If you are looking for hell, then be sure to take a look at the nuclear center of the Sun, where the temperature rises to millions of degrees. The surface is cooled to 10,000 degrees Fahrenheit. However, step further to the corona (the golden haze observed around the star during the total eclipse) and the figure is again calculated in millions. And no one understands how it happens. Soon the situation will clear up.
In a month, NASA’s spacecraft will come closer to the Sun than they did before. But this is only the beginning. The Parker apparatus with a set of scientific instruments will continue to rotate ever closer to the star, until it approaches the Sun in several years by a few million miles. And he will remain unharmed!
The goal of the mission is not just to prove how cool modern technologies can be. It is expected that the project will provide a lot of valuable information about the mysterious high-energy particles that are periodically ejected by the Sun at speeds of a thousand miles per second, posing a threat to satellites, the power system and the health of astronauts.
The main puzzle is represented by a crown - an atmospheric layer, starting at an altitude of 1300 miles above the solar surface. How is it that the temperature of this layer amounts to millions of degrees, recorded by a spectrometer, and below - in thousands? Just imagine that you are blown away by the heat of the fireplace, but you touch the cool burning logs.
On June 27, 2018, in the Astrotech processing department (Titusville, Florida), technicians and engineers use a crane to install a heat shield on a NASA Parker solar probe.
Of course, scientists have several theories. One of them consists in rotating turbulent motion in the photosphere - a gaseous layer, perceived by us as the yellow “surface” of the Sun. This turbulence interacts with the magnetic lines of force emitted by the star, pulling them out as if it were guitar strings. The resulting waves move outward, then are reflected back, which leads to a cascade that heats the crown to fantastic temperatures, fueling the solar wind.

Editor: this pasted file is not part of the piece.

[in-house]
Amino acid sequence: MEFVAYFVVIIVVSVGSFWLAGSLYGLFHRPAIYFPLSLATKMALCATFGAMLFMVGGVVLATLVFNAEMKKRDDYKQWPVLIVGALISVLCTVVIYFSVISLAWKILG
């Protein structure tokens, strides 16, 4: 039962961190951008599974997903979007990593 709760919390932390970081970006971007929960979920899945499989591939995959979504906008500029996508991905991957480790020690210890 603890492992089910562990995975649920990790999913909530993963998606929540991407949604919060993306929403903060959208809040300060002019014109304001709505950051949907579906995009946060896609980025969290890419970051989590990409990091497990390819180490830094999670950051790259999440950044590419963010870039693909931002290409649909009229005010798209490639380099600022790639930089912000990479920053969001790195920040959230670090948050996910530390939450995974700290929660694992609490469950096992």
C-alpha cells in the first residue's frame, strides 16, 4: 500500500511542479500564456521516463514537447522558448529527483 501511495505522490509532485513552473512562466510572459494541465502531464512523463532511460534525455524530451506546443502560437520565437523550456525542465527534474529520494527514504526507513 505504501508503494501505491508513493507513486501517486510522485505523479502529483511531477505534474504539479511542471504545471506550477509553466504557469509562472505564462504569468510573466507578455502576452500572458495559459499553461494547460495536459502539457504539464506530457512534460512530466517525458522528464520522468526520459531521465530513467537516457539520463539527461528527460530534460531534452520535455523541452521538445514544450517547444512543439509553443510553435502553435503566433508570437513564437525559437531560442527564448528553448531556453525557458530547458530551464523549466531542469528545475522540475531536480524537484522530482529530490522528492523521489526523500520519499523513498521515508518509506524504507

There are a few more theories, and four sets of instruments from the Parker probe must verify these assumptions. One group of tools will be engaged in fixing electrons, protons and other energy particles emitted by a star during a period of chaotic events, like solar flares. Data is stored on solid-state recorders (strange versions of flash drives), and then transmitted via the antenna to the Earth when the path of the loop of the probe removes it from the intense solar heat.
These high-energy particles are a key element of space weather, which can disrupt satellite communications, the power grid, and even the GPS functions in a smartphone. The ability to warn in time of danger will allow you to protect equipment and human life. How can Parker be able to stand against solar heating? The answer lies in the difference between temperature and heat, as well as the fact that the solar corona, despite the red-hotness, is endowed with low density. Temperature is a measure of how fast particles move, and heat is the amount of energy transferred by particles. In the corona, particles move at high speeds, but they are few, so only a relatively small amount of heat is transferred. Projections show that the outer parts of Parker will heat up to 2500 degrees.
Of course, this is enough to melt the metal, so the unit was wrapped in a heat shield - carbon composite foam sandwiched between two carbon plates. The technology was tested many times and when one side was heated with a blowtorch, it was easy to touch the other with a palm.
On August 12, Parker launched on a Delta-5 rocket from Cape Canaveral (Florida). Soon he will get to the Sun and allow us to finally reveal the secrets of the native star.